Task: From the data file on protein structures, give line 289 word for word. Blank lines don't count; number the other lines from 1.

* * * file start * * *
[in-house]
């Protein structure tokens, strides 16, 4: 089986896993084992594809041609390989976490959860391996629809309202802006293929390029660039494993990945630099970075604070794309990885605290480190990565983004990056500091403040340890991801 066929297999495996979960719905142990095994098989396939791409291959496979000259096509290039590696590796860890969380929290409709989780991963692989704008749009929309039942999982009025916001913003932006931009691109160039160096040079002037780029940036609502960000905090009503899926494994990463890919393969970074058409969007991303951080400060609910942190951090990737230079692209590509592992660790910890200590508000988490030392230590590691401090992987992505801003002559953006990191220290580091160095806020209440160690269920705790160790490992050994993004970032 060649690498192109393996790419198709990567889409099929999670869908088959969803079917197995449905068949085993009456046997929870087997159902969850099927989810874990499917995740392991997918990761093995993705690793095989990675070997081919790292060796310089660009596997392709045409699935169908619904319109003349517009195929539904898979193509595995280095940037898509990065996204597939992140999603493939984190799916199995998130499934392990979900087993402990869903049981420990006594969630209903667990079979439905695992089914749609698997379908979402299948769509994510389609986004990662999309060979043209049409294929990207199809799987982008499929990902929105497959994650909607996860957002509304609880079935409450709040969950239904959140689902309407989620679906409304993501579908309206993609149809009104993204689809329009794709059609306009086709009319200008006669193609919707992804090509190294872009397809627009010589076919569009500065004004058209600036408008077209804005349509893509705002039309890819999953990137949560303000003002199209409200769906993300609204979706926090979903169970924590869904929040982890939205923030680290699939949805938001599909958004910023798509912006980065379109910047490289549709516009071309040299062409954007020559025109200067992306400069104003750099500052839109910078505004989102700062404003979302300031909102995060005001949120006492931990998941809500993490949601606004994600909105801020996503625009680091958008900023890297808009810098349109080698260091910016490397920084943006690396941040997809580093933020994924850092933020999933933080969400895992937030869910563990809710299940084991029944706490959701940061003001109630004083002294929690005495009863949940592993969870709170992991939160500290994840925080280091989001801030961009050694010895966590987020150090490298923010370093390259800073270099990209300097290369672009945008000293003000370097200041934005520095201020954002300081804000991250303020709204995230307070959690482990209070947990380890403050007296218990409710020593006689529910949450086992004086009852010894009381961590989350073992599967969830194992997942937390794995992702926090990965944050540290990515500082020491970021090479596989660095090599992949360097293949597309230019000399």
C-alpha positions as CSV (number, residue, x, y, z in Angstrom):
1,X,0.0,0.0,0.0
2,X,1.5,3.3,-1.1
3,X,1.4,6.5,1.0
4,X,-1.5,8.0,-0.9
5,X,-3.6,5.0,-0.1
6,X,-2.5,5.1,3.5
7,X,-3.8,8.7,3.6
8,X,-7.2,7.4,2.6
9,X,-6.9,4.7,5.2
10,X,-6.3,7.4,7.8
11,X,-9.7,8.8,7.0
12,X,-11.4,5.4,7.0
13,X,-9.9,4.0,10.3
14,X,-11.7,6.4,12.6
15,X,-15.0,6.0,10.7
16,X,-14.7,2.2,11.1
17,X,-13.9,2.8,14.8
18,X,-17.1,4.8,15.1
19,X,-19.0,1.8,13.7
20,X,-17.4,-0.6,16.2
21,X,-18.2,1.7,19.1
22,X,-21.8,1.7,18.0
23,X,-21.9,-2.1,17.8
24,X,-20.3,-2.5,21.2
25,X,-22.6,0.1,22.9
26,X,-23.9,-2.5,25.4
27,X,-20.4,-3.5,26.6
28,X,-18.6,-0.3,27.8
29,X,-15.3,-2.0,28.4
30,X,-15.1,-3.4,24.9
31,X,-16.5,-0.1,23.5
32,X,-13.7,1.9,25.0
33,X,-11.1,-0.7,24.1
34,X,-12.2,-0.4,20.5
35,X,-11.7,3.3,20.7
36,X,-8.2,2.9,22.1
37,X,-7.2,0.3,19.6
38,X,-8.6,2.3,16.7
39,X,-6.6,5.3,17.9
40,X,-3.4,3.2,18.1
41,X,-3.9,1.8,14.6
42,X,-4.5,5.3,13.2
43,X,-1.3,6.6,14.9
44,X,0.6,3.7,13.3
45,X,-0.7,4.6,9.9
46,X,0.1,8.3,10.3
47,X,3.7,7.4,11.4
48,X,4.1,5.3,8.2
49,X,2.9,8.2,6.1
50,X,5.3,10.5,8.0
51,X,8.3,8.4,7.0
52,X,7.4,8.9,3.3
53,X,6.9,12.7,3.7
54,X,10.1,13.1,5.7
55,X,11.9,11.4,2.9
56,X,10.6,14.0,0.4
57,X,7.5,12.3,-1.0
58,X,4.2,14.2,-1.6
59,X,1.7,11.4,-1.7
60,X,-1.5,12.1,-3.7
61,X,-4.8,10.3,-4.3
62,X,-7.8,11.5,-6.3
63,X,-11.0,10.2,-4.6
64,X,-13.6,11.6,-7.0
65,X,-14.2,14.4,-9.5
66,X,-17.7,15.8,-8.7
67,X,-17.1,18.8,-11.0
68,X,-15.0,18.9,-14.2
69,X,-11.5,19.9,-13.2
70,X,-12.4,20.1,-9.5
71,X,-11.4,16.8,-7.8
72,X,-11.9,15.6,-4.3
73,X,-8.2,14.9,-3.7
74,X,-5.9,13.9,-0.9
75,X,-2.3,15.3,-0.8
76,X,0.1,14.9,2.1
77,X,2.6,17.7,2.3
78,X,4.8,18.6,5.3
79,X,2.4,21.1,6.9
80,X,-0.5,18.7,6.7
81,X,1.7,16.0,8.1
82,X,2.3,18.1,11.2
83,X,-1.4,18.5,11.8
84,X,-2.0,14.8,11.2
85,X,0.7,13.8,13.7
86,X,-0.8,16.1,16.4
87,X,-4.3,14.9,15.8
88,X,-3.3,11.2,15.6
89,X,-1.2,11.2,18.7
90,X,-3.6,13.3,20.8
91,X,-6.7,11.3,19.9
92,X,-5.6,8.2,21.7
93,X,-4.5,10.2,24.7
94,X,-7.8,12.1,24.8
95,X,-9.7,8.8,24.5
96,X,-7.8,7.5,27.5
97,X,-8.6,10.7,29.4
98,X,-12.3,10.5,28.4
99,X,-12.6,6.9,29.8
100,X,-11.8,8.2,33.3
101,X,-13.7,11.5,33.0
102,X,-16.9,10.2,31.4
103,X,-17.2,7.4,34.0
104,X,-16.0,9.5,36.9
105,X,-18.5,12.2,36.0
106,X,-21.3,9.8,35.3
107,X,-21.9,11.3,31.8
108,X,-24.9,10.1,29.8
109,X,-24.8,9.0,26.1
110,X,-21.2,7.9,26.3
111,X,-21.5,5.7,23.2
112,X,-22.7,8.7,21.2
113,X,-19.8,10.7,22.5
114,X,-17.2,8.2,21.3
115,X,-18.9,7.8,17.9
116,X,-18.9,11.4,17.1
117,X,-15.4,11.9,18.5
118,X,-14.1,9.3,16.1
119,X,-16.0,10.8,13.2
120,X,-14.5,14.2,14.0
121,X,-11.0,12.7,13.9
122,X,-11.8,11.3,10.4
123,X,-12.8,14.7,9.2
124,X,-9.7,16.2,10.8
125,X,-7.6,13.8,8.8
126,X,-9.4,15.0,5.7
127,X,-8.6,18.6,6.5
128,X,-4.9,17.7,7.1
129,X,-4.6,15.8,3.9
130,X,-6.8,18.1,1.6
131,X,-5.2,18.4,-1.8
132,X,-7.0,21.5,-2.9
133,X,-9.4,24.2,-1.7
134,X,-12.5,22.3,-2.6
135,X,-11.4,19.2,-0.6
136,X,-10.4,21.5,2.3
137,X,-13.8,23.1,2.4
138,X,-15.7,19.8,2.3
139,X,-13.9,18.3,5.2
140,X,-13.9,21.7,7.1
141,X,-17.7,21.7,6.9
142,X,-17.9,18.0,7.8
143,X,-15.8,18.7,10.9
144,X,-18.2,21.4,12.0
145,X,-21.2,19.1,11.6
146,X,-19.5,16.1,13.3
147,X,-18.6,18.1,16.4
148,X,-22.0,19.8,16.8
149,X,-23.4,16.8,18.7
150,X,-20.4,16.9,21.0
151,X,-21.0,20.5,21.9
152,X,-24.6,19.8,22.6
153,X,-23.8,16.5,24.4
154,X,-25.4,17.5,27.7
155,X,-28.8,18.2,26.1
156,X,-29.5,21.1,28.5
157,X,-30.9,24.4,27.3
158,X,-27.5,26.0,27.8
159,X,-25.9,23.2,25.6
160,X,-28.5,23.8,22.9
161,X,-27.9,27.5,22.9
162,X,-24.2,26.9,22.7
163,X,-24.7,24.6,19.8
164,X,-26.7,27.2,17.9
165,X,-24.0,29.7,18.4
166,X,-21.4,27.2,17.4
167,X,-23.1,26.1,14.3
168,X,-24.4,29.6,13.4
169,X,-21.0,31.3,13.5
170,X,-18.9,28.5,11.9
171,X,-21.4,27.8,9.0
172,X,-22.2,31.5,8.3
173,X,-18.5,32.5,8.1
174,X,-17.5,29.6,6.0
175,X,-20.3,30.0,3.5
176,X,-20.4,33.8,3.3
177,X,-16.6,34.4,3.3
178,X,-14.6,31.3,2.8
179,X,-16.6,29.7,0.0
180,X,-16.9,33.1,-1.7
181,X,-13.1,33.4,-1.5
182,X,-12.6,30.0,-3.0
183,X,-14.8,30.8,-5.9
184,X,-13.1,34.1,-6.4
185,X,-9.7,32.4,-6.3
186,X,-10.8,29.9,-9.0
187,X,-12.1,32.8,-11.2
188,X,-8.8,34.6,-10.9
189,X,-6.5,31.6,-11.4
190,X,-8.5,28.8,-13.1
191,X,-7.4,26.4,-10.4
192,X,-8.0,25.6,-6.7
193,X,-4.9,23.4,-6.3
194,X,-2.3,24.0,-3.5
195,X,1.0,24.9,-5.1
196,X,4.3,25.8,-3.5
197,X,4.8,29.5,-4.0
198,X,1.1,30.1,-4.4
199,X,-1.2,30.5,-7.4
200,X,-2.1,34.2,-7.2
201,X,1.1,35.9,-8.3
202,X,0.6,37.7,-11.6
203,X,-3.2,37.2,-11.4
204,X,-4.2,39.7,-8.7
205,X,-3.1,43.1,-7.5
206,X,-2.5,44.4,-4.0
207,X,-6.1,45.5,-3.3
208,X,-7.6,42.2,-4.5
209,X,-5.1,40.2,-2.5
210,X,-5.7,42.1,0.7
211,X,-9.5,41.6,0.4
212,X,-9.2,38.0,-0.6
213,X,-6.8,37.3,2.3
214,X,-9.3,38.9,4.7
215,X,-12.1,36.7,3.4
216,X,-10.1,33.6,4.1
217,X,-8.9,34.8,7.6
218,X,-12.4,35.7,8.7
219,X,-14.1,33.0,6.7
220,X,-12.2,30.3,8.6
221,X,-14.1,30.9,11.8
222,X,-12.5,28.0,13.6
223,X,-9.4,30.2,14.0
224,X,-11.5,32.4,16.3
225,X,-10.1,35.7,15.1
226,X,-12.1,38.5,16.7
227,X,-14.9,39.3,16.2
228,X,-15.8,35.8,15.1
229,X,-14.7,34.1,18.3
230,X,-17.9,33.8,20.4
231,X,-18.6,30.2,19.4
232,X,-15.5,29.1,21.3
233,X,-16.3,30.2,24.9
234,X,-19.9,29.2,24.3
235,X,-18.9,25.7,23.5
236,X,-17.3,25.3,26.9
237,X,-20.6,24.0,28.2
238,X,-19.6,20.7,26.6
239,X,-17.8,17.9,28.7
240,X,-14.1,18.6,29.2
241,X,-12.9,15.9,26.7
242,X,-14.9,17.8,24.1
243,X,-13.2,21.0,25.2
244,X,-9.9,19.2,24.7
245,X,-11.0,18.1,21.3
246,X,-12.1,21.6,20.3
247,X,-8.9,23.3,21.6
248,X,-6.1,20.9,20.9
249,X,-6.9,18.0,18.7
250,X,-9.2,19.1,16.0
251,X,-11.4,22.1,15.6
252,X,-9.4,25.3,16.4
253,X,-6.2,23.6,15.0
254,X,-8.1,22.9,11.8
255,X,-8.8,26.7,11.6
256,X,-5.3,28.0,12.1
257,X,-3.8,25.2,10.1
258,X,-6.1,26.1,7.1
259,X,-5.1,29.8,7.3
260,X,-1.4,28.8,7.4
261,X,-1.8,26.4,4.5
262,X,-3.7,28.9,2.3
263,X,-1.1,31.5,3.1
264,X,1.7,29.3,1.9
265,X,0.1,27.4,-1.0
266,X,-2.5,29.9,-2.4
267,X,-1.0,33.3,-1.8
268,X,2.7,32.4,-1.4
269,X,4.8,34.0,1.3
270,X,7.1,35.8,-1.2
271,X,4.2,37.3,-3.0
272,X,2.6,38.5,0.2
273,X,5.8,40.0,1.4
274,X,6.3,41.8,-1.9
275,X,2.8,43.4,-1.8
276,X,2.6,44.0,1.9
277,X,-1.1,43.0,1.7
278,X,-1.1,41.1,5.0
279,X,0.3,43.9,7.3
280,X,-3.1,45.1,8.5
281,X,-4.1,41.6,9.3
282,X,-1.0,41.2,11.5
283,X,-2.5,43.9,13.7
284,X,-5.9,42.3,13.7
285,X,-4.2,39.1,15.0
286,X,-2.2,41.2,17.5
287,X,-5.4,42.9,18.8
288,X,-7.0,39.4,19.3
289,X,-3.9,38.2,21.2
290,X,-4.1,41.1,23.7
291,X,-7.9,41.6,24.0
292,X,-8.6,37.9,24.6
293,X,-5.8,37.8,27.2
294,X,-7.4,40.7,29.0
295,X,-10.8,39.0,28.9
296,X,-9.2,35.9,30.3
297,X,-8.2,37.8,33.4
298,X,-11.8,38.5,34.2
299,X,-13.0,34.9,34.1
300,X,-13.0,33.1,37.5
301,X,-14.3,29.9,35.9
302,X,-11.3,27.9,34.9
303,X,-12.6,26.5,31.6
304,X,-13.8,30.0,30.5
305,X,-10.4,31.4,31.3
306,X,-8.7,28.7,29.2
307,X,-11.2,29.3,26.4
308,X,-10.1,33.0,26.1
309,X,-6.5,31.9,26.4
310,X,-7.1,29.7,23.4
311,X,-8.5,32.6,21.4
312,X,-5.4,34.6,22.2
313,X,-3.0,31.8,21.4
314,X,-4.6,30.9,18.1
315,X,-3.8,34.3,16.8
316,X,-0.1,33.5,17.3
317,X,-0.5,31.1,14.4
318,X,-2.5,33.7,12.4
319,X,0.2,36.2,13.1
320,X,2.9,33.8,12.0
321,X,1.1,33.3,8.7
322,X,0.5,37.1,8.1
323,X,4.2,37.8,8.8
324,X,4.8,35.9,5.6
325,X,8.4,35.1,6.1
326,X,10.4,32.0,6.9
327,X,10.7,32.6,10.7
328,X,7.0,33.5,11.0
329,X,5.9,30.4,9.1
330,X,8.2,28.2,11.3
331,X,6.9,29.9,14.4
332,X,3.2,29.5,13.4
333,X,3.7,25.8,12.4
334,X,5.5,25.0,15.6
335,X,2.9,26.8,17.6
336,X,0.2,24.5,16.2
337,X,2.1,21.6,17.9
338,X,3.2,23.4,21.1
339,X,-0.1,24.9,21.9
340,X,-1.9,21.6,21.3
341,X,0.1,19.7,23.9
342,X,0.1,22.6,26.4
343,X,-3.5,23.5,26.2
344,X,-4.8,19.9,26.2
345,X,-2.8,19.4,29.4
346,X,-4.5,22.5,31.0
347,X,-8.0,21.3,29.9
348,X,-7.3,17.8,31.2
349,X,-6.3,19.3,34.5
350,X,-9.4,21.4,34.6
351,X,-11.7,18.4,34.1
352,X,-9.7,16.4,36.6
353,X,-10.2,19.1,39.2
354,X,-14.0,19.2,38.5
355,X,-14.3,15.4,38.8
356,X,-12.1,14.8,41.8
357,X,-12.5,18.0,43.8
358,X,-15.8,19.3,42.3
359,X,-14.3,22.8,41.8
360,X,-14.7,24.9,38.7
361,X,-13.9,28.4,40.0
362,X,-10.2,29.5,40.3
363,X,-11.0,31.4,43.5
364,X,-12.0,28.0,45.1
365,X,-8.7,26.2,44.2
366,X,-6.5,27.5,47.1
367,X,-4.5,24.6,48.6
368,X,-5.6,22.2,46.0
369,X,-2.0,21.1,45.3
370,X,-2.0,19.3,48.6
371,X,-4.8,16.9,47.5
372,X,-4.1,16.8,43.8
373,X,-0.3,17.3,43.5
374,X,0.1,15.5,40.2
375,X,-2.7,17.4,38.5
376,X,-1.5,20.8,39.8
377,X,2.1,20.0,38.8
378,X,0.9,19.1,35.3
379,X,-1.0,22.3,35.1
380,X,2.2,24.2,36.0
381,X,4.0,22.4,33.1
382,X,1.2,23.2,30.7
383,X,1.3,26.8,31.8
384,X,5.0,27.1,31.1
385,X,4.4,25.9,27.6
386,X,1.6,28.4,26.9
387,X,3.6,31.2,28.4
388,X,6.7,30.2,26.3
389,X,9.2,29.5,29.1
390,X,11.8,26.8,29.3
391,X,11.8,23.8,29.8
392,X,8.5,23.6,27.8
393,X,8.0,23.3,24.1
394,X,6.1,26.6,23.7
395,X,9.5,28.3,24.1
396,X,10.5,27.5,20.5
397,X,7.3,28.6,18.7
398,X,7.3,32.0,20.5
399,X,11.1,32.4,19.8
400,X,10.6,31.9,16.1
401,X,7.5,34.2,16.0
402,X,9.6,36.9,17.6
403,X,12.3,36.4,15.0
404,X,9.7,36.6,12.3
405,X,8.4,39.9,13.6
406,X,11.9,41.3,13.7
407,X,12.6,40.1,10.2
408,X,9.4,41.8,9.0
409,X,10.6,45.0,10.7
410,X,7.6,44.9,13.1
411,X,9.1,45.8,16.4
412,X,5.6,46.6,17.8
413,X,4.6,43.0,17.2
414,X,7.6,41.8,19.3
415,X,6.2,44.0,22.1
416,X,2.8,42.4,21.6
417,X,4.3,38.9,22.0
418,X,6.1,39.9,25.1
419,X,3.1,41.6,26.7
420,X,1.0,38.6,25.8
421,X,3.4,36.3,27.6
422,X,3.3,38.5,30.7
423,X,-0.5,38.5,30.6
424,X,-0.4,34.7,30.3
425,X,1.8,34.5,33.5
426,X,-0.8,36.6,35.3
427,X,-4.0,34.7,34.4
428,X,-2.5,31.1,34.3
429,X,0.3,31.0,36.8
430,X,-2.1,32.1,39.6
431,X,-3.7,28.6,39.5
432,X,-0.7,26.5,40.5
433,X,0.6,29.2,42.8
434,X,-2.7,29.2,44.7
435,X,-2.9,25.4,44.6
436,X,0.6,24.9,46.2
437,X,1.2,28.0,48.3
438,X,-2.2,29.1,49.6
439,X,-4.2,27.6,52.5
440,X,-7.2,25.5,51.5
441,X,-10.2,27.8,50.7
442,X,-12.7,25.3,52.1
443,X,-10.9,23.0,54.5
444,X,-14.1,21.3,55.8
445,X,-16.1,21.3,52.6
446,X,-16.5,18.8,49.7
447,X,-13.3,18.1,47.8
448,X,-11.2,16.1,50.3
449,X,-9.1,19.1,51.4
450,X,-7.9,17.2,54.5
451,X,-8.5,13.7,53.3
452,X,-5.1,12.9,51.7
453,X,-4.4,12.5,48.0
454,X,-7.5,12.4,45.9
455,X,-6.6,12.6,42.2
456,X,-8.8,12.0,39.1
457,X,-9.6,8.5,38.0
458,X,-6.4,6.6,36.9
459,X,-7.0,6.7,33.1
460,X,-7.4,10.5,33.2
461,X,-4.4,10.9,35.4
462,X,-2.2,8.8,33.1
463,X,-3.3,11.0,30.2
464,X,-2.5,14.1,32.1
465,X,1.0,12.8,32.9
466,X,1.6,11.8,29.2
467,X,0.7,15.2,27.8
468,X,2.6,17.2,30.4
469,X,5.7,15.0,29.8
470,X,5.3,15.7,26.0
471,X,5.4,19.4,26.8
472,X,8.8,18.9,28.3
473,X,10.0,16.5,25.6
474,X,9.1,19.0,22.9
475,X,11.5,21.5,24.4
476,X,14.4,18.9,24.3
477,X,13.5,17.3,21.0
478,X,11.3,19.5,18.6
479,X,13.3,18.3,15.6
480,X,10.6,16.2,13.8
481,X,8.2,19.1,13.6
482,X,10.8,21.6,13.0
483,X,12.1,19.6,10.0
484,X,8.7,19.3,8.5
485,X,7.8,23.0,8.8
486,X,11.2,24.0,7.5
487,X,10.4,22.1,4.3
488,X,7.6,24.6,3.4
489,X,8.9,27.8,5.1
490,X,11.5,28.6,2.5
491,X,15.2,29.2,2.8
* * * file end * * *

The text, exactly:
286,X,-2.2,41.2,17.5